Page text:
Subtitles Vs. Fansubs

September 12, 2008 — 4 Comments

The amount of films that are not in a language I can speak have increased at least 90% this year… thanks to the internet of course, otherwise I will be waiting for them to either arrive at the cinema, hit the small screen on satellite or cable, or just by finding some Region 1 distributor… but none of that!

Anyway, because of this reason, I have been focusing a lot on subtitles, and I finally have 3 films that I saw with fansubs and now I watched with the subtitles on the dvd. And the results are in… 3-0 in favor of fansubbing.

It’s not because the subtitles on the dvd are bad… they just lack on something. A little UMPH… a little personality… a little common sense?

Example 1 – Hula Girls. There’s a scene where Hirayama-sensei is at the local restaurant with the head of the yet-unopened-Hawaiian-Center, Yoshimoto-san. She rambles on and on about using coal miners’ daughters as dancers instead of bringing professional dancers from Tokyo… when finally Yoshimoto-san explodes as it was his last straw. He begins rambling on his own, complaining about the people that accuse him and complain about him, when all of a sudden Hirayama-sensei is puzzled replying “Were you just speaking Japanese?” – LOL

On the fansub, they begin translating when all of a sudden all subtitles begin showing up as symbols… @#$%@#$#$$# $#@#$&$#@@$##$, followed by “Were you just speaking Japanese?”

LOL, compared that to actually translating what Yoshimoto-san was talking about throughout his rant, followed by “Were you just speaking Japanese?” – Not as funny, me thinks. We already know what he was saying!!

Example 2- Chungking Express. Now, in this film there isn’t an actual moment I can point out. However, I did noticed that sometimes in the “English for the Impared” track said [Chinese] – WTF Makes no sense to me! Of course, the film is in Chinese! So there are parts on the normal “English Subtitles” track where things are NOT subtitle.

Example 3 – Hana & Alice. Now, this is a favorite of mine… and there are 3 or so particular instances where I kept my eye even more alert. The subtitles on the dvd are not particularly bad, but sometimes it felt they were translating words people like the protagonists (kids just entering high school) wouldn’t use or wouldn’t even normally know their meaning… such as “Doppelganger” – get my point? So many-a-times I felt everything was out of place.

Another instance was when Alice’s father is teaching her how to say “I Love You” in Chinese (Mandarin), and the subtitles show “Wo ai nee,” instead of the more common “Wo ai ni,” which is used in the fansub. But maybe that’s just a pet-peeve of mine~~~ There was also the scene where Alice’s father talks in Chinese, though it might be trivial, not knowing what he’s saying takes you a little bit out of the film.

So once again, I thank fansubbers and hope they begin getting calls from distribution companies asking for their work. xD

4 responses to Subtitles Vs. Fansubs

  1. I’d have to disagree for the most part.

    While the fansubbers out there are providing a much-appreciated contribution to the enjoyment of J-dramas, I find a number of fansubs to be self-indulgent and excessive.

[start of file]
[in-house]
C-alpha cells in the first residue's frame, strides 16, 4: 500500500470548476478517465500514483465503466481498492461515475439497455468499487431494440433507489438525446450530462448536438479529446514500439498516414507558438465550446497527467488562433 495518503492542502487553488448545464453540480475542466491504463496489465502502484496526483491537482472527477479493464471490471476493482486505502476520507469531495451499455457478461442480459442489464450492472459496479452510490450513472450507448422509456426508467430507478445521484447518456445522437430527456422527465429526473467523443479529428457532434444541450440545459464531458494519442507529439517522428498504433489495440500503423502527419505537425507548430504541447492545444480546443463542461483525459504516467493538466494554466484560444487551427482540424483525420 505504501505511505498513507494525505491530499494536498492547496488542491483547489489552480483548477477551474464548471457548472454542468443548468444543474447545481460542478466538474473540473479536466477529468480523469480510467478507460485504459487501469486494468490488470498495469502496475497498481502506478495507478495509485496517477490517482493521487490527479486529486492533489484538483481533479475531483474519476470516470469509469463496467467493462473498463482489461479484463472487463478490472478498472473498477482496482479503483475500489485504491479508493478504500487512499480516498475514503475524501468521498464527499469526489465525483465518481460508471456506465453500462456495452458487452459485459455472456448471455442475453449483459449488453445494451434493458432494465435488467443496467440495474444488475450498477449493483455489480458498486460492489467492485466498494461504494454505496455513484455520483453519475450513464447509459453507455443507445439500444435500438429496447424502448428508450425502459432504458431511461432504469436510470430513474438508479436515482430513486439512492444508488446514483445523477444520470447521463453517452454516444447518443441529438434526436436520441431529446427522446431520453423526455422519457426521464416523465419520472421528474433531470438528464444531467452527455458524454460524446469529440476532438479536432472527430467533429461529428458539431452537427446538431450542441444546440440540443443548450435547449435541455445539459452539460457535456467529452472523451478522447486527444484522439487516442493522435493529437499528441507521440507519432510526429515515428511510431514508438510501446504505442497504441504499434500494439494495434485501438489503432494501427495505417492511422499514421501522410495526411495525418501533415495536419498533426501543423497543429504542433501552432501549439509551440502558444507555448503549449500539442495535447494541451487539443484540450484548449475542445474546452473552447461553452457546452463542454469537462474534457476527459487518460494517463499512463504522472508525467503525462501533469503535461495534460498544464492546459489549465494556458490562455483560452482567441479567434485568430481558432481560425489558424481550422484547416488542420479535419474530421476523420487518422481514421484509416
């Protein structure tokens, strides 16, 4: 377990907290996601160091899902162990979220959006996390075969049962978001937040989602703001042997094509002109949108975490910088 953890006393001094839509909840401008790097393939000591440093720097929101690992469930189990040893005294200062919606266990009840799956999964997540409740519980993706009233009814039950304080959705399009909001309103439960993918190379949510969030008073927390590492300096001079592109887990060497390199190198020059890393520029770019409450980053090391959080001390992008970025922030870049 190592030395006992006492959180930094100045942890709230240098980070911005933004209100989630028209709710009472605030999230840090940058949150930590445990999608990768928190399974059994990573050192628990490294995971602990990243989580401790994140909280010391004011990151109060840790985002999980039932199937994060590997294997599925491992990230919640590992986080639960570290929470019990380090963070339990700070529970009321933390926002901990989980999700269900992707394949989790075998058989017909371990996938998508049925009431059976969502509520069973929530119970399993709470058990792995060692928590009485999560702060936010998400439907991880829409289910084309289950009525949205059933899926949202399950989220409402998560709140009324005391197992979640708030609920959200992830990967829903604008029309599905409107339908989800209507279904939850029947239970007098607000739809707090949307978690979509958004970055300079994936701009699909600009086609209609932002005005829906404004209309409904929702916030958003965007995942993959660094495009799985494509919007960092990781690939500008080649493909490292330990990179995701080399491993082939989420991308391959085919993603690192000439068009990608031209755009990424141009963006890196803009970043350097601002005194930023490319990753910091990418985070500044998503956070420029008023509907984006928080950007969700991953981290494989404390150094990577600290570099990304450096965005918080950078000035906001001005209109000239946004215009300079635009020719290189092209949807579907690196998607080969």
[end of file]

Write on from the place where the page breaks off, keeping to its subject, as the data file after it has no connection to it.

Adding personal comments (e.g. “LOL” or “He’s sooo cool!”) or extraneous information (“100 yen = $1USD” or “oden = hotpot meal”) distracts from the main dialog…

    Subtitles should provide the translation of the dialog and nothing else… If you’ve ever seen the subtitles in a Criterion DVD (“Rashomon” for example) or for “Swing Girls,” you’d see what a professional subtitle job looks like. :)

    Subtitles should complement the drama/movie and allow the movie/drama to be the main focus, not the subtitles themselves.

  2. LOL’ I agree on that comment about “personal comments” – personal comments have no bearing in a subtitle.

    There are fansubs, and fansubs… it varies from person to person, you know~ those fansubbers who add their comments (eg. “OMG, Such and such go out together finally!”) –

    I do, however, disagree on your thoughts about the extraneous information… especially if it’s about cultural things. People not in the know can’t possibly know how much is 100 Yen, and may end up thinking is a lot of money. So in the end, this also depends on the person and the situation… I particularly learned this in my quick stop in Narita Airport, so I’ve got no issue with it…

    And translation of things like “Oden” also depends on the source material. If knowing what Oden is, is important for the show, it should be somehow transmitted, otherwise it’s unnecessary. Case and point, Hana & Alice, where Alice and her dad order dessert, and end up ordering “seaweed pudding” in the fansub, and “tokoroten seaweed noodles” on the dvd. What they ordered is not particularly important in this case.

    However, in a show like Osen for example, in which the plot centers on the topic of food, its preparation and traditions, it is important to explain what certain tradition are, and what is needed in the preparation of certain dishes because it plays an important factor of what the show is, and in the end is what makes it all the more enjoyable.

    Anyway, I am only stating that it’s 3-0 from these set of films… so who’s to know it won’t be 3-4 next time?

    Swing Girls is on the way, I hope the Region 3 has the same high quality subs you are talking about. However, I must point out that the Spanish subtitles of the film were terrible… and it was the copy presented in the Japanese/Peruvian Cultural Center.

  3. Oh yeah, also forgot to mention… the reason why I prefer softsubs to hardsubs is because there’s not really more time for ‘personal comments’ inside the dialog.

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